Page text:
What would you say defines a family-friendly sound and how does this apply to Moxie’s?

A family-friendly sound, to me at least, is something that is never exclusive, as opposed to a sound that tries to include everybody – and I think there’s a bit of a fundamental difference there. Ultimately, you’re looking for the vibe where Mom and Dad aren’t going to be turned off by it, and kids are going to be familiar it. Although Mom and Dad maybe hadn’t heard it before, it’s not going to be too foreign to their ears that they’d be turned off to what they’re hearing. It’s about finding the common thread that made music popular in the past and still resonates today.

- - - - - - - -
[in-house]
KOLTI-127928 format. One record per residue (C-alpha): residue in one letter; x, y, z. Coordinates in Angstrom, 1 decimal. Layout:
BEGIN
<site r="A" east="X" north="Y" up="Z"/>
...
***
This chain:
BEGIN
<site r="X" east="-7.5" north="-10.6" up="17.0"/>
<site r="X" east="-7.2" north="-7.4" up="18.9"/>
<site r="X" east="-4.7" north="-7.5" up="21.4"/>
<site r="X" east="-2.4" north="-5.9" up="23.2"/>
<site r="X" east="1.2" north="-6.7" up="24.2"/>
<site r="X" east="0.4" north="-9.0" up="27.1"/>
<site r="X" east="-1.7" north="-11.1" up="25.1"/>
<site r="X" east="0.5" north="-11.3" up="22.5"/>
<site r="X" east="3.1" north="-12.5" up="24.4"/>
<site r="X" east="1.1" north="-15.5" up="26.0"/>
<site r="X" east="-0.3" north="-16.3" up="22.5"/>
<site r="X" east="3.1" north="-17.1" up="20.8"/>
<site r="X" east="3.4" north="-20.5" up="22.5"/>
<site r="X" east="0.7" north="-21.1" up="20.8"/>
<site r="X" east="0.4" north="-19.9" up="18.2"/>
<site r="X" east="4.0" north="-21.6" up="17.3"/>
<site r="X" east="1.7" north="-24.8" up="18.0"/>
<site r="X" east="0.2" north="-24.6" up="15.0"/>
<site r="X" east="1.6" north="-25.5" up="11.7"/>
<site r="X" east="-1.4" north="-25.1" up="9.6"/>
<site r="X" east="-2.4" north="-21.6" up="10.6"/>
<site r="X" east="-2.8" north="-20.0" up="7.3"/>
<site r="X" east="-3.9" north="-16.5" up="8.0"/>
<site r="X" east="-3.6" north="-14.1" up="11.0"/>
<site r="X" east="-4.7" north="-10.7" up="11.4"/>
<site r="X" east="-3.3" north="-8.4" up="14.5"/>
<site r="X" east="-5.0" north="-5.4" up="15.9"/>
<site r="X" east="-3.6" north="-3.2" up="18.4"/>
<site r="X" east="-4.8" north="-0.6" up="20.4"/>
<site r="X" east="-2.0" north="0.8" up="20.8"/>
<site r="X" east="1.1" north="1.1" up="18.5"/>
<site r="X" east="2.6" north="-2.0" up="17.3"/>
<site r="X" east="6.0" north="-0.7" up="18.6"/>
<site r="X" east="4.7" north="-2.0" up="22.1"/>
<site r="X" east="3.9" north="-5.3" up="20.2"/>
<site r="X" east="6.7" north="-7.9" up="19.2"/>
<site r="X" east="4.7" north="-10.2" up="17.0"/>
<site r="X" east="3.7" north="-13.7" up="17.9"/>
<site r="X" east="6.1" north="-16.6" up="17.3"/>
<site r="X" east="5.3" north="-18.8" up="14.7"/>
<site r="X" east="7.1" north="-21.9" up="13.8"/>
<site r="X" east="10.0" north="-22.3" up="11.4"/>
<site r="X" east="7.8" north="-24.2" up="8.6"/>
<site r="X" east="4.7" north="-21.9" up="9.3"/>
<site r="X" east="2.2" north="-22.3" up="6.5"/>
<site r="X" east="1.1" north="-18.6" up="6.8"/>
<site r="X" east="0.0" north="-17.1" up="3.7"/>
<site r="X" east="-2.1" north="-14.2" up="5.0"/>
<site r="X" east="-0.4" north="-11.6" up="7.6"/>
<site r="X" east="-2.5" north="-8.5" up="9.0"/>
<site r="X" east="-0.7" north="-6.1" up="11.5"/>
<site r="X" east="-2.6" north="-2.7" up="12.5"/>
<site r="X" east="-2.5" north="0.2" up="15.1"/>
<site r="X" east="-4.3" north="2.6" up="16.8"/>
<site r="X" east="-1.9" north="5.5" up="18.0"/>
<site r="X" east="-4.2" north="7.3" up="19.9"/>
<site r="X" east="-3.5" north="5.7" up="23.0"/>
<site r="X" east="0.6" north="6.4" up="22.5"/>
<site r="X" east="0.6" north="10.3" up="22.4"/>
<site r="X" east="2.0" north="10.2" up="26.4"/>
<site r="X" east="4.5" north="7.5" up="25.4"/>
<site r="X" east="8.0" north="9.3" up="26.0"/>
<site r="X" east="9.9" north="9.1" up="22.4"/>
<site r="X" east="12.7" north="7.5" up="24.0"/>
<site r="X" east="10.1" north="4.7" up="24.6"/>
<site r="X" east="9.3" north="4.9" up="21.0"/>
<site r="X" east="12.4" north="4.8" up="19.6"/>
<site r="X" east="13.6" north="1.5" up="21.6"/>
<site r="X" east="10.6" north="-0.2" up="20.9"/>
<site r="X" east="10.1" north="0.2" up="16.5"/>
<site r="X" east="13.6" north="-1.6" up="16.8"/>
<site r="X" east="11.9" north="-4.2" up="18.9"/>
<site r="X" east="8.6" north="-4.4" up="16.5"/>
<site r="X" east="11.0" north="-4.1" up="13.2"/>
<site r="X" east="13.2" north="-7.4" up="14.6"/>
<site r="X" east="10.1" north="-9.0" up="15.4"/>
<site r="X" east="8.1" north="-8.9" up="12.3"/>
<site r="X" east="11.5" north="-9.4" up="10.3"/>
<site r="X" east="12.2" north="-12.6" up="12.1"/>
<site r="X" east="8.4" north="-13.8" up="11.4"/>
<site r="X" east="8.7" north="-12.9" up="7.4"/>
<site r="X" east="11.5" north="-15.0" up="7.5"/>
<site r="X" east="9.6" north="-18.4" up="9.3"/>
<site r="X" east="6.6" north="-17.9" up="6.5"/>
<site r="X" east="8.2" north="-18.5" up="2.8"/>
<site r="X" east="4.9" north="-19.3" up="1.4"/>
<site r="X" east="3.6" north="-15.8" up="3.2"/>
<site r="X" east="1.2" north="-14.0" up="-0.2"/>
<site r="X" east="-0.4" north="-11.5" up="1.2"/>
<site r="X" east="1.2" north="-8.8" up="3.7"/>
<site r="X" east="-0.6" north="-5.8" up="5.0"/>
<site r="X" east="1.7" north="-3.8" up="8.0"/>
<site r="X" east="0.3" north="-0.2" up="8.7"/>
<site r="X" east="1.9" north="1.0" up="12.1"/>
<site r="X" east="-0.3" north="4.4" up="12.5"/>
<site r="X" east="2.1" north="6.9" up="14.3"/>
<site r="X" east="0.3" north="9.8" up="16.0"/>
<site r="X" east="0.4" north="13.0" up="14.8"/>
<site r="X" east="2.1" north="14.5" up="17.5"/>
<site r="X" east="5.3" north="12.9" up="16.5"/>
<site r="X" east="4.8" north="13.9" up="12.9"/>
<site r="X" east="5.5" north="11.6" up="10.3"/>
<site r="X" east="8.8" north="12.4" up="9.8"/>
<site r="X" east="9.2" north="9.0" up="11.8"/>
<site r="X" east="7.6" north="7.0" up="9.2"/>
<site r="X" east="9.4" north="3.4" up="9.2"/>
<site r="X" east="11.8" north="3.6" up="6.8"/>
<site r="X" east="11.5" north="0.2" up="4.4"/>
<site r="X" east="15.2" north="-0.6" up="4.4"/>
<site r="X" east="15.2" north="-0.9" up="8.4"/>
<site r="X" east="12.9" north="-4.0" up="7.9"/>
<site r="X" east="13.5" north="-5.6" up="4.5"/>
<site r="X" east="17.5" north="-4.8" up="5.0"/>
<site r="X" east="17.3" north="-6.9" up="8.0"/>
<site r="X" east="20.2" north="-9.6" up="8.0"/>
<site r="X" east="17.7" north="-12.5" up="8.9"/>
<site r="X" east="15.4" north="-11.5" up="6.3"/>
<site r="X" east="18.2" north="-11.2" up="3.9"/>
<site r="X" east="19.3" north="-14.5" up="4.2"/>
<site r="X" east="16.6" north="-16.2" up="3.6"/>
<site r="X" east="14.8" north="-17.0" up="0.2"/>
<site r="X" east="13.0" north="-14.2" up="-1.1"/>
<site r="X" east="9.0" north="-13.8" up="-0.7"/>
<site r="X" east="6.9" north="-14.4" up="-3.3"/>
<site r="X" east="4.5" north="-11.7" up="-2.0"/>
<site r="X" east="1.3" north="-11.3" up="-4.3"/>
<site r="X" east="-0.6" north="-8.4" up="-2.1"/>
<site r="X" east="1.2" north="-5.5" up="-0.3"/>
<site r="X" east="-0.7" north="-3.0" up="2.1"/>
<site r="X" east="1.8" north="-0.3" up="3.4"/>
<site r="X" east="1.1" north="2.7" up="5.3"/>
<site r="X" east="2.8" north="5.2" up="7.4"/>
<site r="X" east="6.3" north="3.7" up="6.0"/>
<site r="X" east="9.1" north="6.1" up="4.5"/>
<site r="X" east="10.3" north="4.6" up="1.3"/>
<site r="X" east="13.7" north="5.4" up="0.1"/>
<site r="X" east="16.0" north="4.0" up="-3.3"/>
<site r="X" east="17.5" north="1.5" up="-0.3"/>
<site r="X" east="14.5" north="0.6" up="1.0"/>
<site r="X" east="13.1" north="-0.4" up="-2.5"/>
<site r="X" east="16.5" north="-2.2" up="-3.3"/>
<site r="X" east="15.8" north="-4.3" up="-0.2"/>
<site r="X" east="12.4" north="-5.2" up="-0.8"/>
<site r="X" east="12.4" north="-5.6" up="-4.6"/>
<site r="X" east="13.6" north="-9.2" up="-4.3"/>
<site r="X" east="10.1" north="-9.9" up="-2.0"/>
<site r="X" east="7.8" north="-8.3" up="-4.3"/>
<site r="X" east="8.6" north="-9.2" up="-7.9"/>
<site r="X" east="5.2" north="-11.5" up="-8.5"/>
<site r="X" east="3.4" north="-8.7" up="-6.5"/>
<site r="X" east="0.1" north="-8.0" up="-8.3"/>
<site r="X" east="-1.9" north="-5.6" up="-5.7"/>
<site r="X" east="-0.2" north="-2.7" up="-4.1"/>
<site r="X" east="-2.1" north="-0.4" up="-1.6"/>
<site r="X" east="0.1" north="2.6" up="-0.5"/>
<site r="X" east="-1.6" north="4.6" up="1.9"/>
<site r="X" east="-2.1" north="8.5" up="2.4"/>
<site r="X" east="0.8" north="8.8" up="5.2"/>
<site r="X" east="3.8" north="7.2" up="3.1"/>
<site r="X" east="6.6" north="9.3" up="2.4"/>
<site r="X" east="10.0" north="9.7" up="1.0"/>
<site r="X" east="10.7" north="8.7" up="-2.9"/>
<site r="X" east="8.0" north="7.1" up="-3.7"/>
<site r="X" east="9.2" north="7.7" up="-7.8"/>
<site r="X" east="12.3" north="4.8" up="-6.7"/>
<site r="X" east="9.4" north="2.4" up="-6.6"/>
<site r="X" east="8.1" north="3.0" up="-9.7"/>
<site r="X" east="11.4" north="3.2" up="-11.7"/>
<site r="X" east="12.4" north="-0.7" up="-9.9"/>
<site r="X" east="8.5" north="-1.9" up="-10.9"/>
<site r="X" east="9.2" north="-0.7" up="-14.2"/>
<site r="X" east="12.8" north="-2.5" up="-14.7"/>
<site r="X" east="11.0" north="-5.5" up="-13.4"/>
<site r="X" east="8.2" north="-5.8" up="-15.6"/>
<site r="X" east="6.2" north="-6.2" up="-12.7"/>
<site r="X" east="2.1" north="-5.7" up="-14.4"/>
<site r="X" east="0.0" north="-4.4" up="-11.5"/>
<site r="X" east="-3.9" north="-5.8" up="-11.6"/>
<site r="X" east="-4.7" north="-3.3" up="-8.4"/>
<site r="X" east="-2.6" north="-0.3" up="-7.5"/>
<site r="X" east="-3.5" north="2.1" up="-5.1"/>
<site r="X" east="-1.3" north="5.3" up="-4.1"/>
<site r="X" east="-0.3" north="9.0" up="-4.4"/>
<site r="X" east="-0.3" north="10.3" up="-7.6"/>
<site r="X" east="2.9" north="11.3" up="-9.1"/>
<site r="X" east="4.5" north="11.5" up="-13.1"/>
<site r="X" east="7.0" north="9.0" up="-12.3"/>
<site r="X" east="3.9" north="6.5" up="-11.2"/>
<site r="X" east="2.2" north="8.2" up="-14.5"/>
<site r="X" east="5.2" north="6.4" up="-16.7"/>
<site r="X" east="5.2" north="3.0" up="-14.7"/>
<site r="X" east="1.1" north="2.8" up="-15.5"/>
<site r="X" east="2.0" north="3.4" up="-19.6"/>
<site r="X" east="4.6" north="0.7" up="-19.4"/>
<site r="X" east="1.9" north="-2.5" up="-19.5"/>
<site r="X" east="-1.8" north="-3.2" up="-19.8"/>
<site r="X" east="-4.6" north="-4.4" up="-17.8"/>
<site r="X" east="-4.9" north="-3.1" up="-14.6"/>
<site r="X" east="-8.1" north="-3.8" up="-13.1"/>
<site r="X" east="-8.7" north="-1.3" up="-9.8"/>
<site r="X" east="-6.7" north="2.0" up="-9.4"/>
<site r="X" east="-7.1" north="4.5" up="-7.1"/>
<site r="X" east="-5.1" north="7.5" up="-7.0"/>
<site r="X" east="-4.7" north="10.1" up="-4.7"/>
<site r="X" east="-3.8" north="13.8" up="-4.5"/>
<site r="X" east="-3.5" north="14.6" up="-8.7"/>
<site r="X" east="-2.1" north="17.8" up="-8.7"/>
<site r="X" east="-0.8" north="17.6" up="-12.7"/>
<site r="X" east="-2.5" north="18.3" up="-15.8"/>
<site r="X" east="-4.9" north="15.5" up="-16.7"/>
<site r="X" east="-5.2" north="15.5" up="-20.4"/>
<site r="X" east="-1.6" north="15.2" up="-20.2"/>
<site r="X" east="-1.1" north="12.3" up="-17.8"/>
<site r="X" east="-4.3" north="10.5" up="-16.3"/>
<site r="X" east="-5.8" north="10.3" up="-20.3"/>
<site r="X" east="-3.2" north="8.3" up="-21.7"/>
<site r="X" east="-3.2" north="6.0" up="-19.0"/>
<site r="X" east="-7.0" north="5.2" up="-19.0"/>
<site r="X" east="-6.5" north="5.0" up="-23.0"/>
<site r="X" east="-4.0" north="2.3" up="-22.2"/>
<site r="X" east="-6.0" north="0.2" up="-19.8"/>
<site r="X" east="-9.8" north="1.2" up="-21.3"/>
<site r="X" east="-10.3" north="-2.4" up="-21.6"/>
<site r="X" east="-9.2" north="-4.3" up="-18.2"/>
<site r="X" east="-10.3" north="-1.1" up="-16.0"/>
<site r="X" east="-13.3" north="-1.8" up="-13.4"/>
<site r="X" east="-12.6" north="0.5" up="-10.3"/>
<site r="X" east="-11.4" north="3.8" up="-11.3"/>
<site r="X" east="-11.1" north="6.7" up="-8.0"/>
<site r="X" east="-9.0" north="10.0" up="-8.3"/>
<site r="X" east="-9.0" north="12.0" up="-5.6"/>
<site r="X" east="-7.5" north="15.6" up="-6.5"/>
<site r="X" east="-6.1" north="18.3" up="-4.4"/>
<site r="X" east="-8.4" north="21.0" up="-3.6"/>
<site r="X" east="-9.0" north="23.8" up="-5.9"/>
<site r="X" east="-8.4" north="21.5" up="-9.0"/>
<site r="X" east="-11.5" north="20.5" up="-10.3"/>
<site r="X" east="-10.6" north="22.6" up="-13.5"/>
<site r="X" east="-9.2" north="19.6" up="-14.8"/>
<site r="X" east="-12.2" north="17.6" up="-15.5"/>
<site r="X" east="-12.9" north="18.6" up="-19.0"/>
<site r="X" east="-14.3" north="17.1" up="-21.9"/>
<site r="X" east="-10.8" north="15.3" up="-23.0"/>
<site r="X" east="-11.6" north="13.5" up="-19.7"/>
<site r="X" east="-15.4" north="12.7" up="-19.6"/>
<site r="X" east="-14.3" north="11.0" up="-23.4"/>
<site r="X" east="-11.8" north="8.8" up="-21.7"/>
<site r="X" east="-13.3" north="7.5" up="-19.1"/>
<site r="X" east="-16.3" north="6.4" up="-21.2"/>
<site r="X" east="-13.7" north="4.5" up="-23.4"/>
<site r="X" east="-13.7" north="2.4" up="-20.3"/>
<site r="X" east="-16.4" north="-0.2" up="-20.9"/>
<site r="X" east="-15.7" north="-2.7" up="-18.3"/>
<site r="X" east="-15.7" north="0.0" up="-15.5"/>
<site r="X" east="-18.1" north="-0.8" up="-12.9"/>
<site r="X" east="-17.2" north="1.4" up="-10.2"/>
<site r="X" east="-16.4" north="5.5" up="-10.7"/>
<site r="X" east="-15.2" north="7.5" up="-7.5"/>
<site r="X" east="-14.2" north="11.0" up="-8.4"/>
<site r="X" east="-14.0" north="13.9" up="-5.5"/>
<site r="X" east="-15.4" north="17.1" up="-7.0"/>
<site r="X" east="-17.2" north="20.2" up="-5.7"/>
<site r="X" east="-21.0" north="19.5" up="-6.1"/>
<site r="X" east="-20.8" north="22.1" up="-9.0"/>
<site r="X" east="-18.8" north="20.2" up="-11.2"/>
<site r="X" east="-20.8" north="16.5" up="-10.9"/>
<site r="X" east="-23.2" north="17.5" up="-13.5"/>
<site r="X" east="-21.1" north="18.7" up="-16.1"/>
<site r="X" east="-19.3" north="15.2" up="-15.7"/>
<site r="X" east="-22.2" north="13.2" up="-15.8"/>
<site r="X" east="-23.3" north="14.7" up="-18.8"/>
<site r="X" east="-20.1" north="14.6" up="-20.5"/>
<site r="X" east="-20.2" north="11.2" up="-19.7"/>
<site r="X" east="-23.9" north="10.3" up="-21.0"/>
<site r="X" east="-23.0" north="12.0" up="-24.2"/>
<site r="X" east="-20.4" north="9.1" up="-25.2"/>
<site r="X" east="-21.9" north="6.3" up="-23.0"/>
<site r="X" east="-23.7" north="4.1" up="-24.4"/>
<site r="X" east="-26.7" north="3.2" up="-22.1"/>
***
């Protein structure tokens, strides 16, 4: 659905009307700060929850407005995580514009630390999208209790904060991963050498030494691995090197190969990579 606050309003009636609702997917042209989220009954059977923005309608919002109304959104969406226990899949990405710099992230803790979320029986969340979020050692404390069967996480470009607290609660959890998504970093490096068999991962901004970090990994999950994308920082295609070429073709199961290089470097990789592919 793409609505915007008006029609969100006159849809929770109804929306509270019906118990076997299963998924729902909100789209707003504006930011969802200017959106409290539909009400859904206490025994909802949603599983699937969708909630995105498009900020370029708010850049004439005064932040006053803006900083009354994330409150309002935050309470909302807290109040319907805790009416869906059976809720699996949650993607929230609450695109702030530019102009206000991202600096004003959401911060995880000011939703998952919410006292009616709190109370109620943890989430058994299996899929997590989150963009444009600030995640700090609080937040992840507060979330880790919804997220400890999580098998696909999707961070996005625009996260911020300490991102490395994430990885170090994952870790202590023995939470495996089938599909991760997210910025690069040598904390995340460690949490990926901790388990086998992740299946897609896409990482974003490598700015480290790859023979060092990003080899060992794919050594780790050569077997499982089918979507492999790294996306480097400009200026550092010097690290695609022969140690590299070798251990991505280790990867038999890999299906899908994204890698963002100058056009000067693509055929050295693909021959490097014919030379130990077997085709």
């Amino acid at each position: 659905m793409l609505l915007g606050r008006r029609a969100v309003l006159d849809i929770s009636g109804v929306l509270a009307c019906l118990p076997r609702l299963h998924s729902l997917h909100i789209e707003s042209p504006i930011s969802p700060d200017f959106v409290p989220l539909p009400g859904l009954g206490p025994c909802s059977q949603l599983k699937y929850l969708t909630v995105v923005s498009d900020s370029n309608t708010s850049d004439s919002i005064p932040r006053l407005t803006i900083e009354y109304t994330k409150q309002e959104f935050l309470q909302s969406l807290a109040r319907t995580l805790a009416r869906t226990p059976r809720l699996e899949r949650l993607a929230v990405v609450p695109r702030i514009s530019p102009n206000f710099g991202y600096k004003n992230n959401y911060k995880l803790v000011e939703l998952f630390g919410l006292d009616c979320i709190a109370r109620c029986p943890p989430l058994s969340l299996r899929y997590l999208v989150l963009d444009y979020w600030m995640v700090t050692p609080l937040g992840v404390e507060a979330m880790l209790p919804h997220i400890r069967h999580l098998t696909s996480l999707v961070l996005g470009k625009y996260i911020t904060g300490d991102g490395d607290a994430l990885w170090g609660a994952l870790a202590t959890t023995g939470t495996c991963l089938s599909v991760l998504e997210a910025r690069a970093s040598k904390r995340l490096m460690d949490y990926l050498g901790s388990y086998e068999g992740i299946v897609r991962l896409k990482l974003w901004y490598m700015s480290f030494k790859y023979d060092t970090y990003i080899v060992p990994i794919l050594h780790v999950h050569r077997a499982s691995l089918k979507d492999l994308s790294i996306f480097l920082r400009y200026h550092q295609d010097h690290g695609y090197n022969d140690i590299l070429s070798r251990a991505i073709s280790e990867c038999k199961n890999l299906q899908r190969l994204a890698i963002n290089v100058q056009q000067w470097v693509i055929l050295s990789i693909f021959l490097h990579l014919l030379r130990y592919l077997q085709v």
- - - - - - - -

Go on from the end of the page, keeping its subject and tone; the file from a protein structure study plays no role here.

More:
Alternatively, when you say you’re “taking risks” what sort of barriers are you pushing back against? How does the sound at Moxie’s stand out?

Day-parting is a very popular strategy where clients will schedule lists to play at a certain time of day with a certain type of content – the difference with Moxie’s, in their lounge, is that they’re more open to the concept that if it works during one time, let’s try it in another. Whereas another similar restaurant would keep a rigidity with feel and genre throughout the day, Moxie’s is more open to trying something from, for instance, their Happy Hour program in the Morning or at Night, because they know the success it already has in their space.

Another example is hip hop – a lot of places will have a lot of rules when it comes to when hip hop can and can not play, but Moxie’s comes from a place where “as long as it sounds right and people like it, we don’t care.”

You mentioned hip hop – that’s not a very popular genre when it comes to restaurant programming?